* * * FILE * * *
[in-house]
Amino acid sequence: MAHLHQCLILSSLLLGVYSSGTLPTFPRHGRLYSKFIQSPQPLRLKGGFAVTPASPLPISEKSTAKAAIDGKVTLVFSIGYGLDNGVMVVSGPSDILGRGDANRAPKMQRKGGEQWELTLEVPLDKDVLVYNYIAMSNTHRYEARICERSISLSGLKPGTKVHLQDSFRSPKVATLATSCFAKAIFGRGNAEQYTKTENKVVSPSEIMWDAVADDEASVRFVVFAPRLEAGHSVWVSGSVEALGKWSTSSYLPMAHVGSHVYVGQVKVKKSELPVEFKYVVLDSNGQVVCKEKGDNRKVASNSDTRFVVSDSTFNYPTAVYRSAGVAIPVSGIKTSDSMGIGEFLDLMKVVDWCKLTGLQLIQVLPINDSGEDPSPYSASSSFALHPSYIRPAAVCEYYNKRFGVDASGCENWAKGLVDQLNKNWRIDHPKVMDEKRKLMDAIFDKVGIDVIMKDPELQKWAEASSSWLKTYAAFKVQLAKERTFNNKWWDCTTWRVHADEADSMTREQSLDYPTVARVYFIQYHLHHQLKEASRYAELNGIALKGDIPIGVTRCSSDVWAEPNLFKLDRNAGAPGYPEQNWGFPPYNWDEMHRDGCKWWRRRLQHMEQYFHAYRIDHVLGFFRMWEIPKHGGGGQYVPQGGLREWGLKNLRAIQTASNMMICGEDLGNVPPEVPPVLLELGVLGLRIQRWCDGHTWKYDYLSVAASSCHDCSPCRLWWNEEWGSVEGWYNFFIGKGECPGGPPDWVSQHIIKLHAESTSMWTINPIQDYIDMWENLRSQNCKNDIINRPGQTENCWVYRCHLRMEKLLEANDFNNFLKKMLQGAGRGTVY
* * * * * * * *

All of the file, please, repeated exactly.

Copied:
[in-house]
Amino acid sequence: MAHLHQCLILSSLLLGVYSSGTLPTFPRHGRLYSKFIQSPQPLRLKGGFAVTPASPLPISEKSTAKAAIDGKVTLVFSIGYGLDNGVMVVSGPSDILGRGDANRAPKMQRKGGEQWELTLEVPLDKDVLVYNYIAMSNTHRYEARICERSISLSGLKPGTKVHLQDSFRSPKVATLATSCFAKAIFGRGNAEQYTKTENKVVSPSEIMWDAVADDEASVRFVVFAPRLEAGHSVWVSGSVEALGKWSTSSYLPMAHVGSHVYVGQVKVKKSELPVEFKYVVLDSNGQVVCKEKGDNRKVASNSDTRFVVSDSTFNYPTAVYRSAGVAIPVSGIKTSDSMGIGEFLDLMKVVDWCKLTGLQLIQVLPINDSGEDPSPYSASSSFALHPSYIRPAAVCEYYNKRFGVDASGCENWAKGLVDQLNKNWRIDHPKVMDEKRKLMDAIFDKVGIDVIMKDPELQKWAEASSSWLKTYAAFKVQLAKERTFNNKWWDCTTWRVHADEADSMTREQSLDYPTVARVYFIQYHLHHQLKEASRYAELNGIALKGDIPIGVTRCSSDVWAEPNLFKLDRNAGAPGYPEQNWGFPPYNWDEMHRDGCKWWRRRLQHMEQYFHAYRIDHVLGFFRMWEIPKHGGGGQYVPQGGLREWGLKNLRAIQTASNMMICGEDLGNVPPEVPPVLLELGVLGLRIQRWCDGHTWKYDYLSVAASSCHDCSPCRLWWNEEWGSVEGWYNFFIGKGECPGGPPDWVSQHIIKLHAESTSMWTINPIQDYIDMWENLRSQNCKNDIINRPGQTENCWVYRCHLRMEKLLEANDFNNFLKKMLQGAGRGTVY